While many Republicans are acting performatively outraged over the concept of environmental, social, and governance investing, ESG investing remains popular among many investors — even in red states.
Morningstar recently found that pension plans in states like Texas had an average support rate of 80% for shareholders’ proposals that encourage companies to consider ESG issues as well as their bottom lines. According to the New York Times’ DealBook, just this year, Texas’ Employees Retirement System voted for shareholder proposals that pushed big banks to stop lending to fossil fuel companies.
In August, 19 Republican state attorneys general sent an open letter to BlackRock chairman and CEO Larry Fink accusing the money manager of putting its “climate agenda” ahead of clients, working together with climate activists and boycotting energy companies.
In response, BlackRock on Wednesday published a letter pushing back on these accusations, defended its backing of ESG investing, and asserted that climate change is a top concern for its clients.
“Your letter makes several inaccurate statements about BlackRock’s motive for participating in various ESG-related initiatives,” BlackRock wrote in the letter, which was signed by the firm’s head of external affairs, Dalia Blass.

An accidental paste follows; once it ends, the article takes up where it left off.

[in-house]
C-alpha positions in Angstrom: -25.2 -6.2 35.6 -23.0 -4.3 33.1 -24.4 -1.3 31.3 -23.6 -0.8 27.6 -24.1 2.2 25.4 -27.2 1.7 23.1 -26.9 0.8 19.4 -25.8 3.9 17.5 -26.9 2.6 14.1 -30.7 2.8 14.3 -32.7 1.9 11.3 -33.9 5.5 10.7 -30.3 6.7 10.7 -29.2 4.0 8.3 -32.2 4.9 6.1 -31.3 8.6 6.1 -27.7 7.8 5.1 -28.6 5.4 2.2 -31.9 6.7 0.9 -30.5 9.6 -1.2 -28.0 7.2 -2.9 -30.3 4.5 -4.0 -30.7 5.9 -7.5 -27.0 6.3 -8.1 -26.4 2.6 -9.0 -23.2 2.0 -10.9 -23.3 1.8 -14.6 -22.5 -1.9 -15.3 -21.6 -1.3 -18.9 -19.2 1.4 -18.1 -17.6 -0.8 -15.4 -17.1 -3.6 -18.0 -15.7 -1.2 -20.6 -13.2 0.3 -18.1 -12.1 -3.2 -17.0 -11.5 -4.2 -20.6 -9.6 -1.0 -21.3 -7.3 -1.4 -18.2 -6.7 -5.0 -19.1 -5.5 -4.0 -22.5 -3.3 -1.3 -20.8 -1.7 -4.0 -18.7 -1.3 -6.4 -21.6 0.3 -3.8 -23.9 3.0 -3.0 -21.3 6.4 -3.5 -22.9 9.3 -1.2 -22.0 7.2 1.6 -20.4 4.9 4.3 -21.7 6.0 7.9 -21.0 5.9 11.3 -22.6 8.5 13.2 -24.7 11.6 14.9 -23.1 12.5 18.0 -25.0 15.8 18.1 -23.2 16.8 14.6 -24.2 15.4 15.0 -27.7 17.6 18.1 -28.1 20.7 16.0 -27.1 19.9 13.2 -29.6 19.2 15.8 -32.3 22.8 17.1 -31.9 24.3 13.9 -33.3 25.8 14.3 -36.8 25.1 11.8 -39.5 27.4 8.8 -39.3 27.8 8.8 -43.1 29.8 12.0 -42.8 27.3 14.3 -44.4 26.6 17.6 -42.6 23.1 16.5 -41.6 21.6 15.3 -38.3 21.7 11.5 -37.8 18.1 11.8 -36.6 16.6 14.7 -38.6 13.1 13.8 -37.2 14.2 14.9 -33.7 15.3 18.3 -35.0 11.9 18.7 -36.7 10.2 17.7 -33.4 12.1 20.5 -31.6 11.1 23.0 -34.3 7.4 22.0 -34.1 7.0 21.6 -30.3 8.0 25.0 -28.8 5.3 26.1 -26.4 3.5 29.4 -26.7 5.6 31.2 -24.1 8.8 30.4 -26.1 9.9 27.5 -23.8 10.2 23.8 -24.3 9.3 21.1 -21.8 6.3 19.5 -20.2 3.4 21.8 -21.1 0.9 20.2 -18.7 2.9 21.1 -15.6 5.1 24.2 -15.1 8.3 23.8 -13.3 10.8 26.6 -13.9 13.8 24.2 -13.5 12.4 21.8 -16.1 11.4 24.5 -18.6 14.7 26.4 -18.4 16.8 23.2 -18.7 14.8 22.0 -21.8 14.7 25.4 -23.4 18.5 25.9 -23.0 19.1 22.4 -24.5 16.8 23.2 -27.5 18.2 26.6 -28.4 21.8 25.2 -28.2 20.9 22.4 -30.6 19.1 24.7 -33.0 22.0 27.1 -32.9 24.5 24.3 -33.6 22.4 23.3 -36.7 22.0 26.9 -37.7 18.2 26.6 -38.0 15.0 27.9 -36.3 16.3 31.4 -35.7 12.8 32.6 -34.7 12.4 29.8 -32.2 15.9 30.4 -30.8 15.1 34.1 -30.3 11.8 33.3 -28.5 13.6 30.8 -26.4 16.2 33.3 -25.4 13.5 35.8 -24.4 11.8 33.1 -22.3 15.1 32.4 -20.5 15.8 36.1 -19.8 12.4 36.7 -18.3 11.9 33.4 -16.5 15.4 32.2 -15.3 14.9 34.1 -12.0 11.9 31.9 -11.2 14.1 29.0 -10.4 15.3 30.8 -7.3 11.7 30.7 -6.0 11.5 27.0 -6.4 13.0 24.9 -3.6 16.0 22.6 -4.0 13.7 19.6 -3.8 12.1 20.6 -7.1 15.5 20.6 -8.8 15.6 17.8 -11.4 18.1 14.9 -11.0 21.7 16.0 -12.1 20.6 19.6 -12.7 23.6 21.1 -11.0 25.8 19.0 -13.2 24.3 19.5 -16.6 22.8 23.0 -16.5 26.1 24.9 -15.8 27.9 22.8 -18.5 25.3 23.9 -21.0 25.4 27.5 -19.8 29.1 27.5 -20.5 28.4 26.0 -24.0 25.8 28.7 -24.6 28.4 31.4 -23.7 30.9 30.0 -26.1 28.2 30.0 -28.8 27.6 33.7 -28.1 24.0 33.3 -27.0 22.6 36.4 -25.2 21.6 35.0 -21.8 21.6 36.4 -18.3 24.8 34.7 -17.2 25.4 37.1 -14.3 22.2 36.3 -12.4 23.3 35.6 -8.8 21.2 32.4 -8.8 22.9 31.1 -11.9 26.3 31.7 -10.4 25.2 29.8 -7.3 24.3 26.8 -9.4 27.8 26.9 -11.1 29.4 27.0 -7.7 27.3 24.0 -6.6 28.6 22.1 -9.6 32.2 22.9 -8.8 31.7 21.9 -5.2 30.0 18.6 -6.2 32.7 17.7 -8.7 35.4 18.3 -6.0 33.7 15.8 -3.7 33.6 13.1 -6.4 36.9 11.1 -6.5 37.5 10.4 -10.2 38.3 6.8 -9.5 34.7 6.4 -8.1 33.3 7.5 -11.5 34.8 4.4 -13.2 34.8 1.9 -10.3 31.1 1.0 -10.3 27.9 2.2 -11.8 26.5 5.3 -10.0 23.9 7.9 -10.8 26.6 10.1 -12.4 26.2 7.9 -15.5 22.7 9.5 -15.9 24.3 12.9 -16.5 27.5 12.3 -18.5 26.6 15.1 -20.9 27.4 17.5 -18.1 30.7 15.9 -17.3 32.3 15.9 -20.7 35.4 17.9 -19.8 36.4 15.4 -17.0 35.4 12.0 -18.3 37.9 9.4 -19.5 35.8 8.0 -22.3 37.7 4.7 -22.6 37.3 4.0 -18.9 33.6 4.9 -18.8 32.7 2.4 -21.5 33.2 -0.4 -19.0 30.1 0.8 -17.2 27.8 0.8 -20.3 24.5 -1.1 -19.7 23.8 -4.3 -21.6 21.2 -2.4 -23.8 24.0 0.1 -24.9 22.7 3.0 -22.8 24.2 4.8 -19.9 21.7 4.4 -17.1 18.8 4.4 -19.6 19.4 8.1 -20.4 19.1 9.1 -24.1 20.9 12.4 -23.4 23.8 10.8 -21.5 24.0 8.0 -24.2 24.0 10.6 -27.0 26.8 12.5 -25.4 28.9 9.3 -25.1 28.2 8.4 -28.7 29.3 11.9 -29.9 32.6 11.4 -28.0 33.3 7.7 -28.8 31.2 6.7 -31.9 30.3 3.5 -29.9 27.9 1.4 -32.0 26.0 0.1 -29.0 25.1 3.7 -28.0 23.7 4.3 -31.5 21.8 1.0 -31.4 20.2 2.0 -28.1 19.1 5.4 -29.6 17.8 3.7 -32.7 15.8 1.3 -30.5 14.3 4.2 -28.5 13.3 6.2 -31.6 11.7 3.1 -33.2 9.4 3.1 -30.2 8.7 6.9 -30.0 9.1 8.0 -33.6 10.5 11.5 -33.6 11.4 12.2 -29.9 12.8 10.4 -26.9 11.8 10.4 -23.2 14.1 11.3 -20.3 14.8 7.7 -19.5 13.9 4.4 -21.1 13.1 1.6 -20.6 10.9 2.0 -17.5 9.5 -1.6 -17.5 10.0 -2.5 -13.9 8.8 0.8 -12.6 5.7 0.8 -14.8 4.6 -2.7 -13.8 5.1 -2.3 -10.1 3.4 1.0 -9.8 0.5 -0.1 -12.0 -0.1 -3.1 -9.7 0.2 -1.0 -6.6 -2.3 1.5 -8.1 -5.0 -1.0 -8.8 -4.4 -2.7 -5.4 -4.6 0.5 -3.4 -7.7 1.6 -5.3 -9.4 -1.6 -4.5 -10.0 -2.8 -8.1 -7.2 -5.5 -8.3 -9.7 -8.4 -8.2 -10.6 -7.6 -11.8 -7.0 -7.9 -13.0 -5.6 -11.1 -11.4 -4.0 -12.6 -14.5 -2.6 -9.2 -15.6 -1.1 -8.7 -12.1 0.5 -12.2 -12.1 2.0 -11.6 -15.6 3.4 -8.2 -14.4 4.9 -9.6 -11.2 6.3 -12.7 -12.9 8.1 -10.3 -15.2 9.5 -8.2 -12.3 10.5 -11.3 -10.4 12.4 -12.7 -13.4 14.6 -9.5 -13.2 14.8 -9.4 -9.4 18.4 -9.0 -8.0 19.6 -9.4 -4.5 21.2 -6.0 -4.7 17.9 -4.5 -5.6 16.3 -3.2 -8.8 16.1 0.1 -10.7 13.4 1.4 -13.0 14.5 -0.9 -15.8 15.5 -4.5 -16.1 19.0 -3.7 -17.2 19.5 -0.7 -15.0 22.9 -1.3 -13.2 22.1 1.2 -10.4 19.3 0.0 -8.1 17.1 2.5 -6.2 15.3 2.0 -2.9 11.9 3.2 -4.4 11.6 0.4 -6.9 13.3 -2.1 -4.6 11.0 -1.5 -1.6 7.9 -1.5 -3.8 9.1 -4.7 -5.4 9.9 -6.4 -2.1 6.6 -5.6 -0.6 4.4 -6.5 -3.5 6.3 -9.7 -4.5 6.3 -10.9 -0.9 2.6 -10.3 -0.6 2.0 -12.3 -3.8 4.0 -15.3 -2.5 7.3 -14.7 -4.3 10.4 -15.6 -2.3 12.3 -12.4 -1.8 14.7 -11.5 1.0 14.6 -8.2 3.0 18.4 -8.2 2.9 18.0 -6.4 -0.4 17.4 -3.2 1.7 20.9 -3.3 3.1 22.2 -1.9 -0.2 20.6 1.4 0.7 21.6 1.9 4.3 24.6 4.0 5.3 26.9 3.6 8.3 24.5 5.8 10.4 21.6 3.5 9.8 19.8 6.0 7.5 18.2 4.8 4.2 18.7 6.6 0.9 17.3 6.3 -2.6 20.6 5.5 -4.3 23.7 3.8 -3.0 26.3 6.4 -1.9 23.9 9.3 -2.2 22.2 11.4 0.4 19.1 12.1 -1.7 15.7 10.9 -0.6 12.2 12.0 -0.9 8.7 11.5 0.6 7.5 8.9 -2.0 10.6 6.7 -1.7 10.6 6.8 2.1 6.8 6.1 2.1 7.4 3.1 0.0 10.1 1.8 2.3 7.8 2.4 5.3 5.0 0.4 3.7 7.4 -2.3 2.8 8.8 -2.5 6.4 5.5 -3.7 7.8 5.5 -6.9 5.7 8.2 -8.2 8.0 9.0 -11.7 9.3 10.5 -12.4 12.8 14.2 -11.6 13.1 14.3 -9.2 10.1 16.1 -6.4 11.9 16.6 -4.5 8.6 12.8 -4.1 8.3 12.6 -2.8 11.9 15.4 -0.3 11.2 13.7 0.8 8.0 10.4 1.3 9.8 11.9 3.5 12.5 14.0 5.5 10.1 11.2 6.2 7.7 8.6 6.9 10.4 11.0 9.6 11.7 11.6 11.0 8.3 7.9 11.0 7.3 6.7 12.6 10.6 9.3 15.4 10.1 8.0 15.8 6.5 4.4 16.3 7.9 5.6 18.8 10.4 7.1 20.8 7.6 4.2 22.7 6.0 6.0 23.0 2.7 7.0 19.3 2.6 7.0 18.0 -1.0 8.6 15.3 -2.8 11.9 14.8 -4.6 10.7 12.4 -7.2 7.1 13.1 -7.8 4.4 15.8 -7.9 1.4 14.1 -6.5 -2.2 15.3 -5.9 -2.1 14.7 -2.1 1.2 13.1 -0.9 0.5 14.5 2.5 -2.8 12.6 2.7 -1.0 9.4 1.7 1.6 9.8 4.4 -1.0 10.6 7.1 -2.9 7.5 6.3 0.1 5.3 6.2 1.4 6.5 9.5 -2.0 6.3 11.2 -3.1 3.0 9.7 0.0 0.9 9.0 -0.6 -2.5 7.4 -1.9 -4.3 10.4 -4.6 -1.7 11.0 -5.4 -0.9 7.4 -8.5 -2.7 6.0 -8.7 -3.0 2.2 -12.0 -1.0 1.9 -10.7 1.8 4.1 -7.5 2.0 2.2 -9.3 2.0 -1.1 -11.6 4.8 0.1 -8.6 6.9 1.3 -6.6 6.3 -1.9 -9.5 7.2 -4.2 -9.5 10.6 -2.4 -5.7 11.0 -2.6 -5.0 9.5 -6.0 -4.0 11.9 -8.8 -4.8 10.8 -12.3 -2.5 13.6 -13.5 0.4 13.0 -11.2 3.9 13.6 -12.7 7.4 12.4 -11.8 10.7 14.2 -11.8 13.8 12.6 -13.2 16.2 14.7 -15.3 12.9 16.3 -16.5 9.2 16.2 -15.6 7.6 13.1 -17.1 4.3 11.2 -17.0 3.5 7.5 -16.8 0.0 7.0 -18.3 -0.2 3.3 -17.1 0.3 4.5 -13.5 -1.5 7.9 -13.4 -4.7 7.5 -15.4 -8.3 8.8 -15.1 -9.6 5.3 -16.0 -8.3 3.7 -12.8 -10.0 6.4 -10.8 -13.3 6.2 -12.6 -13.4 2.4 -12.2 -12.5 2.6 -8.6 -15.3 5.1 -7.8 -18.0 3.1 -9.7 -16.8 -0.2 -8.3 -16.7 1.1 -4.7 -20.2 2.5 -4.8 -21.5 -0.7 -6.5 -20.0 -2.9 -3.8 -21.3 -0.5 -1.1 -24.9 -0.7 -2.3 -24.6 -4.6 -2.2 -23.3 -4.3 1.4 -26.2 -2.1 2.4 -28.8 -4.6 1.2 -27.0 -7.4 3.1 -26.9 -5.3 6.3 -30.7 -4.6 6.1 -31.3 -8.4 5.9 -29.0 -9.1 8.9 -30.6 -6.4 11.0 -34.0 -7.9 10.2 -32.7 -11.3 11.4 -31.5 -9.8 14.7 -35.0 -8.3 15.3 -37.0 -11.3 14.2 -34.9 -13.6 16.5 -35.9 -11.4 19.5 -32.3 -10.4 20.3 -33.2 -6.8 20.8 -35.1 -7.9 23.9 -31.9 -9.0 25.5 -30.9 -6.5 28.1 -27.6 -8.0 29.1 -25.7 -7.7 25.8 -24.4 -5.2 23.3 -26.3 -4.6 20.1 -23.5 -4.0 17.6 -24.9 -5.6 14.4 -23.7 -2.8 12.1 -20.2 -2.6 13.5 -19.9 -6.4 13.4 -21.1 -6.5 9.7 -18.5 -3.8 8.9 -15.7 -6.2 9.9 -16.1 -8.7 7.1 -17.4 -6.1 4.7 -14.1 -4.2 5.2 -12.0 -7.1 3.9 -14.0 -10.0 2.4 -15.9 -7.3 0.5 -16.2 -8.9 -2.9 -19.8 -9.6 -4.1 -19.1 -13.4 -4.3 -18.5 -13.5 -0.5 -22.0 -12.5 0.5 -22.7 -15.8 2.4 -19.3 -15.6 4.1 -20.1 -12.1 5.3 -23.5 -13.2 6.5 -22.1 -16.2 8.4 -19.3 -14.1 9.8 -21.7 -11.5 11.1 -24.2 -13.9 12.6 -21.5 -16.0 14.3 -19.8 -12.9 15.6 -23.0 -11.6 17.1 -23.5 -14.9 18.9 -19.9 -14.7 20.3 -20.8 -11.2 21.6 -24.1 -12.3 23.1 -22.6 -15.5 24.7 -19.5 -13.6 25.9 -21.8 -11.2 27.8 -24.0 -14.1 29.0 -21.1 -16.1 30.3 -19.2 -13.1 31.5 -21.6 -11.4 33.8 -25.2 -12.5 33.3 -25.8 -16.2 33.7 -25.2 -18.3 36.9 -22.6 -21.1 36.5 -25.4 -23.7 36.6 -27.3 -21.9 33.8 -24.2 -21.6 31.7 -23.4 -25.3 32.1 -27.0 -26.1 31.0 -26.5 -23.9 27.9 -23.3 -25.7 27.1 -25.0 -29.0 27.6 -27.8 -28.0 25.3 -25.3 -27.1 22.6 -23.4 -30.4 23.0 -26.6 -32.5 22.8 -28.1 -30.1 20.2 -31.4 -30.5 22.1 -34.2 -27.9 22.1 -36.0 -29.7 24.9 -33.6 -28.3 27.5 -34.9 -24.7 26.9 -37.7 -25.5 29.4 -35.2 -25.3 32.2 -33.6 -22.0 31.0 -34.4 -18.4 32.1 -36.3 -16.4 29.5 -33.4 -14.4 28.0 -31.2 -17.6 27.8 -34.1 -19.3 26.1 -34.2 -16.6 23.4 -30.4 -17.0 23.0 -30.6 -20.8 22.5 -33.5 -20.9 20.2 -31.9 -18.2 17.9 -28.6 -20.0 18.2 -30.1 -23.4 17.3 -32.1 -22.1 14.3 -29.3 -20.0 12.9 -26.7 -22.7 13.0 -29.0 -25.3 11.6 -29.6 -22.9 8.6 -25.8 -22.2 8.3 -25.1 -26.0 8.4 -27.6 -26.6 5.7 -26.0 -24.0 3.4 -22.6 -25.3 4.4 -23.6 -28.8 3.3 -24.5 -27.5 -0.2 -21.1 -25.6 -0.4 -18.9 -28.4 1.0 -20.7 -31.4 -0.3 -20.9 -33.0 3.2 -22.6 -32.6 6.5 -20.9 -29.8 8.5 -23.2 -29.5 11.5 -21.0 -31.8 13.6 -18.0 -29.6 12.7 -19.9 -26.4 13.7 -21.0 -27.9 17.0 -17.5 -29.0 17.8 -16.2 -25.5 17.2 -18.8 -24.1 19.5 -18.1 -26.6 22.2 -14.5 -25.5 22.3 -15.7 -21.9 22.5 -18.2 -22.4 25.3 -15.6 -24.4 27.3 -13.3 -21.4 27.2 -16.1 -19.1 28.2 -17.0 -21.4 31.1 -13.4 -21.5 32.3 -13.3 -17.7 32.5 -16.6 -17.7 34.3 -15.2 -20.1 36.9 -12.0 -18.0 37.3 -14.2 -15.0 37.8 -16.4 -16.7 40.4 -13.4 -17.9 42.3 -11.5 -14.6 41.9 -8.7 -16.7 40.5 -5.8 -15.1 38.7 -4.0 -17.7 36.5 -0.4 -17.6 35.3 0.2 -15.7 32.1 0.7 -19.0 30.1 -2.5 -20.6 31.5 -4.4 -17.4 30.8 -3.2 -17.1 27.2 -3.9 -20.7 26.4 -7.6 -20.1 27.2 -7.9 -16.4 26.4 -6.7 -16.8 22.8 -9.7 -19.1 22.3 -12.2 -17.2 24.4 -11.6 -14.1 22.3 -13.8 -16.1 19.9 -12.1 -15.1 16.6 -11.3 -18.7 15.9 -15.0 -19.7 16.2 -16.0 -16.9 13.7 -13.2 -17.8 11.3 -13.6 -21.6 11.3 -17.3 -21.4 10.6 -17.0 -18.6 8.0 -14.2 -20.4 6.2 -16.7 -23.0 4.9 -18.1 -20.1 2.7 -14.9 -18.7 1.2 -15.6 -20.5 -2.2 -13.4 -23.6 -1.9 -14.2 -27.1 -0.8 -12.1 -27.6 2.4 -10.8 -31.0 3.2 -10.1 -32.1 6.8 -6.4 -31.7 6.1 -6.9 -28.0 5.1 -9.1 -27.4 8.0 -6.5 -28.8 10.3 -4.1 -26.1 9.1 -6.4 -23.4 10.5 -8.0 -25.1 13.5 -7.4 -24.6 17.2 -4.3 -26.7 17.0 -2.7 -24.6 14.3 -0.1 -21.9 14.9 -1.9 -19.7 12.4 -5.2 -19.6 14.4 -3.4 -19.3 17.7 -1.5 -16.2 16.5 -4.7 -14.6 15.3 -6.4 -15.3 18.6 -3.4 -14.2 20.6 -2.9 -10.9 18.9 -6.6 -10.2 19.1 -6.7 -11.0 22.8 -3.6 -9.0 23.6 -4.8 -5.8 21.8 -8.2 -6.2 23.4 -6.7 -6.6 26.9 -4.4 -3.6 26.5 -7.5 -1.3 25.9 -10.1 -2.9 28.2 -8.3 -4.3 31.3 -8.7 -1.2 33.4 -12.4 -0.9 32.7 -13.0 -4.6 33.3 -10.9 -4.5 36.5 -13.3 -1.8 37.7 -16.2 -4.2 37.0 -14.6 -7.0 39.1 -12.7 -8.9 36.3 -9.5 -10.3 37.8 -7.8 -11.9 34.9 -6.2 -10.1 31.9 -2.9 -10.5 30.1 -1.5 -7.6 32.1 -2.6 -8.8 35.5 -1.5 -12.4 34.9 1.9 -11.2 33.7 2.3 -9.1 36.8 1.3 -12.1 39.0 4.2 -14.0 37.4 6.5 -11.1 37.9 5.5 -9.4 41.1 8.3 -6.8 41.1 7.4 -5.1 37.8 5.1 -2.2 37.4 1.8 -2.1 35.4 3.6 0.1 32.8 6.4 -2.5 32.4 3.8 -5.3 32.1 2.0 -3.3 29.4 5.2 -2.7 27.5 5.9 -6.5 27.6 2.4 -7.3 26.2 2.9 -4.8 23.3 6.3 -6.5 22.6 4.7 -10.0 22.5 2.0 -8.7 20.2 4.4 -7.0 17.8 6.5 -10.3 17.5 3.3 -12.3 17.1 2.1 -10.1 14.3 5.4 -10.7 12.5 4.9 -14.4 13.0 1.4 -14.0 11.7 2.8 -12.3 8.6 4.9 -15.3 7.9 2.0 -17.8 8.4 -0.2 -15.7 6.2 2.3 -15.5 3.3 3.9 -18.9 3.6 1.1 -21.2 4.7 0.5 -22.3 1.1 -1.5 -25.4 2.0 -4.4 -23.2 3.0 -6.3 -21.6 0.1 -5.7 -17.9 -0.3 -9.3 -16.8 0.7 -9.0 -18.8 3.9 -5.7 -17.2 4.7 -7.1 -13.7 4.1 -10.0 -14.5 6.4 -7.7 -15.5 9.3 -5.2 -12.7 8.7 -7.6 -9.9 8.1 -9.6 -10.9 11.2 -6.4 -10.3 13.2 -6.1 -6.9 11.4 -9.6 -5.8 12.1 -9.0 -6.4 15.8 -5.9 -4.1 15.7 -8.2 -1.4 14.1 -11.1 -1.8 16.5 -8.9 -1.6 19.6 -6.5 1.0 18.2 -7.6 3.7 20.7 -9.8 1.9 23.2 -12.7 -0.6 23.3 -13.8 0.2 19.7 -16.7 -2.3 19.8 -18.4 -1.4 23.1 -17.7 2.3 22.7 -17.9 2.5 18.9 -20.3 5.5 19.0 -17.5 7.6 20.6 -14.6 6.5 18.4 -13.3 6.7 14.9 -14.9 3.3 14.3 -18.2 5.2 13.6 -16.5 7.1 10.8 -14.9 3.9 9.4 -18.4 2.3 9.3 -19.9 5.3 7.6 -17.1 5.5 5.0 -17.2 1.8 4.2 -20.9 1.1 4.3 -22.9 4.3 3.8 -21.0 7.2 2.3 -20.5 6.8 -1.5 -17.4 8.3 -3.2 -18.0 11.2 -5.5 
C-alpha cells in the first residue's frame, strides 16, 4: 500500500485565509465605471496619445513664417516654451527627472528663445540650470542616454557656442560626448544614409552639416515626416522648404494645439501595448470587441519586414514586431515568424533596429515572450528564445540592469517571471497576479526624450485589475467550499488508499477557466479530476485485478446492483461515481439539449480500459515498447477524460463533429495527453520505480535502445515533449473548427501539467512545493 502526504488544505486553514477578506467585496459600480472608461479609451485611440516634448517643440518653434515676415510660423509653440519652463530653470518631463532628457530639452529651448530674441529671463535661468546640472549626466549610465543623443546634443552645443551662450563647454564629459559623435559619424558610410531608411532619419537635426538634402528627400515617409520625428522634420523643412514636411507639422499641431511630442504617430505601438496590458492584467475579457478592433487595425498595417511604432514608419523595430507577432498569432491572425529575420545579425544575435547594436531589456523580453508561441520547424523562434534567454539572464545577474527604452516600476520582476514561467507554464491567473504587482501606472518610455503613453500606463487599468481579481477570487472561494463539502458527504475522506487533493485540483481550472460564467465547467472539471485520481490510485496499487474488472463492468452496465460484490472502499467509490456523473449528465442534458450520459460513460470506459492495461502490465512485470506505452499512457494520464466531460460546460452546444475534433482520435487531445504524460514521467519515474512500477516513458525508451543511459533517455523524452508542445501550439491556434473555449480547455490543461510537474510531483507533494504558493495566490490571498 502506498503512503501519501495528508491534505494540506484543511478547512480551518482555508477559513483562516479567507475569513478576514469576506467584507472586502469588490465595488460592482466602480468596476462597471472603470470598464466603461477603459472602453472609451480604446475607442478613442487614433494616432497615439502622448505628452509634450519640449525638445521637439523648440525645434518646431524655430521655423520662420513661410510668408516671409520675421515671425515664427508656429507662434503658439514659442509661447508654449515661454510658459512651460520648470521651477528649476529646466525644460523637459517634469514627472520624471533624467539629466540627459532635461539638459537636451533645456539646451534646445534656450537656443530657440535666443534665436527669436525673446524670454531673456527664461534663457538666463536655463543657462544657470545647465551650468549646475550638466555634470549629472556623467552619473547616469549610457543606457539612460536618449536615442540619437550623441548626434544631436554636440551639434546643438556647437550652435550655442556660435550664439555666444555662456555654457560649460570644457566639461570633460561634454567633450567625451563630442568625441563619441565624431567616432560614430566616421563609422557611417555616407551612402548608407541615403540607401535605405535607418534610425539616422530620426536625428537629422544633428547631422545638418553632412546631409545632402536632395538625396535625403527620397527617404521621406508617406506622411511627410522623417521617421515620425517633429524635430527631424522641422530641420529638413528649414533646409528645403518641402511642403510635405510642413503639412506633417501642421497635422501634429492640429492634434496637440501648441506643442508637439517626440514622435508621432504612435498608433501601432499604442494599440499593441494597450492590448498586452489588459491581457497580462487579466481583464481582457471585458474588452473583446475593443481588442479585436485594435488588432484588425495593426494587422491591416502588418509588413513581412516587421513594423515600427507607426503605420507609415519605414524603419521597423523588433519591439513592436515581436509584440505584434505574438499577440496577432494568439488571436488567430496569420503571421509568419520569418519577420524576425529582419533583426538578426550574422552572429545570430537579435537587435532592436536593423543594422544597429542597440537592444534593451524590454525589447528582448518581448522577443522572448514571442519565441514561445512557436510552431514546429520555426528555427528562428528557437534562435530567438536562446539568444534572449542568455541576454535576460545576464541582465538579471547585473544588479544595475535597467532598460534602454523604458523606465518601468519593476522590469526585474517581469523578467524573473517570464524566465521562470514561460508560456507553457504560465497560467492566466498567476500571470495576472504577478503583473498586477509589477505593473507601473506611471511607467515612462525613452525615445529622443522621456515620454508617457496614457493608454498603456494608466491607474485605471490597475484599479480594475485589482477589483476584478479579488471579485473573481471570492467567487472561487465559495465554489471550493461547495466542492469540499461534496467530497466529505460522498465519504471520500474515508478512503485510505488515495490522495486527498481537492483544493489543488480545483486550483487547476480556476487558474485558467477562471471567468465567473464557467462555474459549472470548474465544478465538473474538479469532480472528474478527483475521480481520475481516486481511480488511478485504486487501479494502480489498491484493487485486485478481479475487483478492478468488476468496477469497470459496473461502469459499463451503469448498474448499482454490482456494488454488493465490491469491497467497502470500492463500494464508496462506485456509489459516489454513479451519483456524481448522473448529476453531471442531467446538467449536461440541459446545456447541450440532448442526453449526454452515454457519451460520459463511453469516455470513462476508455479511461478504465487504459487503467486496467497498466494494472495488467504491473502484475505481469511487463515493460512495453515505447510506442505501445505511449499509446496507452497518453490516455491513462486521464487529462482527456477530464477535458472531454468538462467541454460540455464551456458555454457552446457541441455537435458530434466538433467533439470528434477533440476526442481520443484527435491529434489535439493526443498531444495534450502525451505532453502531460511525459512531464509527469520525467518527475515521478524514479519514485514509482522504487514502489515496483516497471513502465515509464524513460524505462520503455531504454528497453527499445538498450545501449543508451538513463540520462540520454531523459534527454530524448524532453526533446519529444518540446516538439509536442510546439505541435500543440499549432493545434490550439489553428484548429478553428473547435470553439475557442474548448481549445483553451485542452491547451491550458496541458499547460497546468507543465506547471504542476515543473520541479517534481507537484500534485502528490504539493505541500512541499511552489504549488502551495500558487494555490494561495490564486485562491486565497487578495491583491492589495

Blass also wrote: “Investors and companies that take a forward-looking position with respect to climate risk and its implications for the energy transition will generate better long-term financial outcomes.”
Investors looking to make their portfolios more ESG-friendly may want to consider the American Century Sustainable Growth ETF (ESGY ), an actively managed, nontransparent ETF that selects U.S. large-cap growth stocks based on positive fundamentals and ESG criteria.
ESGY uses a multi-factor model that assigns each security in the Russell 1000 Growth Index a financial score and an ESG score. The two scores are combined on an equal-weighted basis to create an overall score. The growth and value factors consider company earnings, cash flow, and changes in earnings estimates, price-to-earnings, and price-to-cash flow.
The model also takes into consideration price momentum. The portfolio managers utilize internal and third-party data to evaluate ESG characteristics. Final scores are evaluated on a sector-specific basis, selecting typically 70–90 stocks that exhibit the strongest scores in their respective sectors.
ESGY has an expense ratio of 0.39%.
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